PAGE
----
Winners in national awards for Canadian engineering companies announced

    TORONTO, Oct. 24 /CNW/ - The winners of the 2007 Canadian Consulting
Engineering Awards were presented at a gala celebration at the Fairmont
Chateau Laurier hotel in Ottawa last night.
    The annual awards, launched 39 years ago, are the most important national
mark of recognition for projects recently completed by consulting engineering
firms. They are co-sponsored by the Association of Canadian Engineering
Companies (ACEC)/L'Association des firmes d'ingénierie du Canada (AFIC) and
Canadian Consulting Engineer magazine.
    Awards were given for innovative engineering design for four building
projects, two dams, a wastewater treatment plant and a tailings pond. In
addition, three projects that involved the transfer of Canadian technology and
engineering skills won in the international category.
    The 11 winners were selected from 65 entries. The jury was a panel of
eminent engineers from across Canada.


    Acoustic Design of the Esplanade Arts and Heritage Centre, Medicine Hat,
    - By Aercoustics Engineering Limited, Toronto, Ont.

    The top technical award in the program is known as the Schreyer Award.
This year it went to the acoustic engineers for the Esplanade Arts and
Heritage Centre in Medicine Hat, Alberta, which opened in 2005.
    The centre's 700-seat main auditorium has one of the highest performance
sound qualities in western Canada thanks to the sophisticated analysis skills
and wise judgement of the acoustic engineers.
    Working on behalf of the building's architects, Diamond Schmitt
Associates with Cohos Evamy, Aercoustics Engineering introduced two important
innovations in acoustical analysis. First, they developed special "signal
conditioning" software to analyze sound in a small-scale physical model of the
auditorium. The software application improves on previous modelling techniques
by creating representations of the sound that the engineers could listen to
rather than simply relying on numbers and graphs.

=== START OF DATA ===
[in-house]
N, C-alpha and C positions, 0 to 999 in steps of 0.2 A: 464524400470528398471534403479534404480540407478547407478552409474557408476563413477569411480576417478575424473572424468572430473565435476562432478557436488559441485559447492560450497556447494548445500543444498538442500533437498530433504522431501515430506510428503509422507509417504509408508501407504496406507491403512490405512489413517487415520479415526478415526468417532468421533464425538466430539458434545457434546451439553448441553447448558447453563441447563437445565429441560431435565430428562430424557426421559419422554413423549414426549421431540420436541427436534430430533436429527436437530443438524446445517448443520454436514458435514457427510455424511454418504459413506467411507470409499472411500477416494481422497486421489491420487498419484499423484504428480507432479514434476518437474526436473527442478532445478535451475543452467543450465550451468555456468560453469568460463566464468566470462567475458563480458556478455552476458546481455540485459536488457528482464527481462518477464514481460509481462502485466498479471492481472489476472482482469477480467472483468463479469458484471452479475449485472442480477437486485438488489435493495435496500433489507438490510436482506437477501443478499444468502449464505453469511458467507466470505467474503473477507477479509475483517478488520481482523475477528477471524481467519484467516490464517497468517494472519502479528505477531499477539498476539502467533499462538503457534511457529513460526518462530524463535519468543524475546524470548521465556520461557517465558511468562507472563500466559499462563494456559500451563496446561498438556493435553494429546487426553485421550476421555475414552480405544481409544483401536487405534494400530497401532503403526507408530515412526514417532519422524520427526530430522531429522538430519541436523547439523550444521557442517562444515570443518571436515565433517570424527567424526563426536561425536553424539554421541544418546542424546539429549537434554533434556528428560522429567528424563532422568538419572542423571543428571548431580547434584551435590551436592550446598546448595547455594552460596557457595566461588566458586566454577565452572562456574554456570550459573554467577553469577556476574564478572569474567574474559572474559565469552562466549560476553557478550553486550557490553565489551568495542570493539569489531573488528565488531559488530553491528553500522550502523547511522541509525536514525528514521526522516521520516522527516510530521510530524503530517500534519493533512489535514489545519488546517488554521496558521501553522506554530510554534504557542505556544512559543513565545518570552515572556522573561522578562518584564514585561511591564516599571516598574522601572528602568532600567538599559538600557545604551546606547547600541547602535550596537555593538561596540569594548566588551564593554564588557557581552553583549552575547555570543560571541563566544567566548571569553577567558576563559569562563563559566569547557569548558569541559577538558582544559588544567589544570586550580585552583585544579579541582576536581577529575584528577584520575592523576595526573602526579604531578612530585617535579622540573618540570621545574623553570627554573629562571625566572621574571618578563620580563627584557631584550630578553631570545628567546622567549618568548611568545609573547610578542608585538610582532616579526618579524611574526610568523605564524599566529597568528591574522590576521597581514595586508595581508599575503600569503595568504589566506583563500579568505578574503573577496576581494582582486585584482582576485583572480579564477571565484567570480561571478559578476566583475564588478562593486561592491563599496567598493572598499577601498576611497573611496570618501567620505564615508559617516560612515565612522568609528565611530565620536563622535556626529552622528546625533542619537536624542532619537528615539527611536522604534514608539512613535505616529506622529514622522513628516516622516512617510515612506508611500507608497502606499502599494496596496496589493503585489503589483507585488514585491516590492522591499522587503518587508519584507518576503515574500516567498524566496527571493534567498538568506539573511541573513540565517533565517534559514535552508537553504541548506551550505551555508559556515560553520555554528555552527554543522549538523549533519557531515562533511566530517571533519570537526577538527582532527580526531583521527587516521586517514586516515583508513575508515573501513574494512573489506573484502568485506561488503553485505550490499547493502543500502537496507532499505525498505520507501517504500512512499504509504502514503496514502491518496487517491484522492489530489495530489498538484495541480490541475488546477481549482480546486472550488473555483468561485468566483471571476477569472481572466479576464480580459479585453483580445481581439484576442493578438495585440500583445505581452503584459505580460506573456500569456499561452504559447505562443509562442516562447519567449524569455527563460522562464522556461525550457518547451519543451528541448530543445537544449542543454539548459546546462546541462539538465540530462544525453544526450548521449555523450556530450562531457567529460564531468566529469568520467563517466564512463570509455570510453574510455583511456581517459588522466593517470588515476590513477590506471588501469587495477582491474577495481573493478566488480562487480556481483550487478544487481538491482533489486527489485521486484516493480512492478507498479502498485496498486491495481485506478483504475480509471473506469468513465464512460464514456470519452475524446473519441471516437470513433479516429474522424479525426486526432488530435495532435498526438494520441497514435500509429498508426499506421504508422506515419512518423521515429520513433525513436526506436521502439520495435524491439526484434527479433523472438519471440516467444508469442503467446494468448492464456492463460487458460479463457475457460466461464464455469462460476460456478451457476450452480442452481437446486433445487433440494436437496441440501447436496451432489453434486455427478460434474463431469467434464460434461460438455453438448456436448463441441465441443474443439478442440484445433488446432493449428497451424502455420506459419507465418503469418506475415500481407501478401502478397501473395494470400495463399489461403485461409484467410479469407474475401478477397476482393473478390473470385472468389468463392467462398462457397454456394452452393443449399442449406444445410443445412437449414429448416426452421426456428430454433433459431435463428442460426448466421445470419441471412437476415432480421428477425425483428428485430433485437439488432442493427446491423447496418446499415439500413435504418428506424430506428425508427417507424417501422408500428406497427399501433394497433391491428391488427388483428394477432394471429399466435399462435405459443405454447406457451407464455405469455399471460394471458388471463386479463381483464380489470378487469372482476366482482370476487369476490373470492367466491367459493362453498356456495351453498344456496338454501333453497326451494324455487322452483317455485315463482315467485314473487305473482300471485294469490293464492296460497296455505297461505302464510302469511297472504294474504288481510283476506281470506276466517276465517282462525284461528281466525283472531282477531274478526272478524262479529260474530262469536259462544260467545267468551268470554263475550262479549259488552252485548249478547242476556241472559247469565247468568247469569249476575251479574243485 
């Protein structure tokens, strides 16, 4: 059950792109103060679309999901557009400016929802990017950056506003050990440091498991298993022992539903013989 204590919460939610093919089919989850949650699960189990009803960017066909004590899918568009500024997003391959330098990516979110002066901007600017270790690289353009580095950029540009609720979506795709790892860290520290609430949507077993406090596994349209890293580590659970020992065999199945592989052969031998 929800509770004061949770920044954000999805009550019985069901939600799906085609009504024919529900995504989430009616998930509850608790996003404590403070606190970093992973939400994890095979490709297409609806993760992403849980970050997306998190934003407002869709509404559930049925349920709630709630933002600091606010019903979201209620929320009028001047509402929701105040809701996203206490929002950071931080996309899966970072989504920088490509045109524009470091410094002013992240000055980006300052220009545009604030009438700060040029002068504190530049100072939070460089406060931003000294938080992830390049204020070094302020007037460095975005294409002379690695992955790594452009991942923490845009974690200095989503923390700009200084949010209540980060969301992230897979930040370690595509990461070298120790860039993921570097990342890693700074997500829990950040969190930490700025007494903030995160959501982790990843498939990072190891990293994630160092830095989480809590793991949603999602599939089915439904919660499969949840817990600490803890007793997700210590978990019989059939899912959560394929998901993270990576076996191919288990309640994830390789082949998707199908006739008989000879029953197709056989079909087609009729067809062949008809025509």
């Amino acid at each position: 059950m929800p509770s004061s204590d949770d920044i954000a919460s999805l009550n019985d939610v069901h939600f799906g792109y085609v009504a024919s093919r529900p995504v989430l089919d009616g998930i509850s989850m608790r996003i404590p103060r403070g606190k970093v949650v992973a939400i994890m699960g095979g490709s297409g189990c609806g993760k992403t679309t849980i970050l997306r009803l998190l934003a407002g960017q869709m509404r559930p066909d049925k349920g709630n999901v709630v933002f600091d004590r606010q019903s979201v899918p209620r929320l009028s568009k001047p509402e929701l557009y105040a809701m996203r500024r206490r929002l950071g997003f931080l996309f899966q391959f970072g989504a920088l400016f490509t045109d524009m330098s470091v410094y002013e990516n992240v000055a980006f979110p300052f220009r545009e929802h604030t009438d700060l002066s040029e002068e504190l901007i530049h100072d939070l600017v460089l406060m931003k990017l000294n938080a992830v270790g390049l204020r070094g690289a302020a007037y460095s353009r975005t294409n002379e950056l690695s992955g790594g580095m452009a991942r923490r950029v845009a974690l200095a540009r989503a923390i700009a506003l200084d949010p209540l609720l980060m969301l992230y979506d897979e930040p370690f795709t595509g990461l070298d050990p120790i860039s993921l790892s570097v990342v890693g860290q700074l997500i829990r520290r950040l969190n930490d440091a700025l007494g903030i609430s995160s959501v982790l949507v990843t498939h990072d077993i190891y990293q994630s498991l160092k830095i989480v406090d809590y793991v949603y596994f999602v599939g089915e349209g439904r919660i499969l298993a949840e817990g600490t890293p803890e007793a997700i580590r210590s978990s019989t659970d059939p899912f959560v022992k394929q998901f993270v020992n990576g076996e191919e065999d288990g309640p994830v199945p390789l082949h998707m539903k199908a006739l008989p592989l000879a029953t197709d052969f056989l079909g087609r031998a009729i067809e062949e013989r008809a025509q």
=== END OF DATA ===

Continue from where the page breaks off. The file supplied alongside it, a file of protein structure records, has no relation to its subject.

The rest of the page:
Second, Aercoustics developed ways to analyze noise from the auditorium's
displacement air ventilation system. Displacement ventilation systems are
relatively new for performance spaces and are becoming popular. Until this
project, however, there was no recognized method of predicting or measuring
their acoustical performance.
    Aercoustics' analysis with displacement ventilation systems at the
Esplanade Centre was later used directly to influence the noise control design
of the Four Seasons Centre for the Performing Arts in Toronto, a building that
is currently known as "the quietest opera house in the world."
    The owner of the Esplanade Centre is the City of Medicine Hat.


    Rehabilitation of the Centre hospitalier Honoré-Mercier, Saint-Hyacinthe,
    - by DESSAU, Longueuil, Que.

    After a large hospital in Saint-Hyacinthe, Quebec was found to be badly
contaminated, DESSAU completely overhauled its building envelope and
mechanical systems.

    Deep Soil Mixing, Ground Stabilization Foundation, Vancouver Island
    Conference Centre, Nanaimo, B.C.
    - by Golder Associates Ltd. (Golder) and Golder Associates Innovative
    Application (GAIA) Inc., Burnaby, B.C.

    The geotechnical engineers designed an innovative foundation system so
that a building could be safely constructed in unstable soils.

    Gimli Community Health Centre, Gimli, Manitoba
    - by MCW/AGE Consulting Professional Engineers, Winnipeg, Man.

    Taking an environmental approach, MCW/AGE designed a system that uses
well water to cool and partially heat a community hospital.